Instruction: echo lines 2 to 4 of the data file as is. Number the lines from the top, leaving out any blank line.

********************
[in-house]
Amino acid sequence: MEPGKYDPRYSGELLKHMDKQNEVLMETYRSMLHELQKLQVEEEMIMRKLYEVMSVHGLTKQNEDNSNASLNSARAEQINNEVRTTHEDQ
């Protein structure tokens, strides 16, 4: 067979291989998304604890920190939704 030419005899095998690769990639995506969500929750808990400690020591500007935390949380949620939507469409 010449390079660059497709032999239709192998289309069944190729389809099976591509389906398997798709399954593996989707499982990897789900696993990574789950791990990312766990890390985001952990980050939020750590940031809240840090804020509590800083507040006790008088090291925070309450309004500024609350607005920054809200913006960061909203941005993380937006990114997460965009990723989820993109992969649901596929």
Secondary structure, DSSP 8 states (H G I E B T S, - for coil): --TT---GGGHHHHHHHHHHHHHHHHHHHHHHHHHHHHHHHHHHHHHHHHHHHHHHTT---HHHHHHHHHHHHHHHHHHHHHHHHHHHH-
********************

Amino acid sequence: MEPGKYDPRYSGELLKHMDKQNEVLMETYRSMLHELQKLQVEEEMIMRKLYEVMSVHGLTKQNEDNSNASLNSARAEQINNEVRTTHEDQ
């Protein structure tokens, strides 16, 4: 067979291989998304604890920190939704 030419005899095998690769990639995506969500929750808990400690020591500007935390949380949620939507469409 010449390079660059497709032999239709192998289309069944190729389809099976591509389906398997798709399954593996989707499982990897789900696993990574789950791990990312766990890390985001952990980050939020750590940031809240840090804020509590800083507040006790008088090291925070309450309004500024609350607005920054809200913006960061909203941005993380937006990114997460965009990723989820993109992969649901596929």
Secondary structure, DSSP 8 states (H G I E B T S, - for coil): --TT---GGGHHHHHHHHHHHHHHHHHHHHHHHHHHHHHHHHHHHHHHHHHHHHHHTT---HHHHHHHHHHHHHHHHHHHHHHHHHHHH-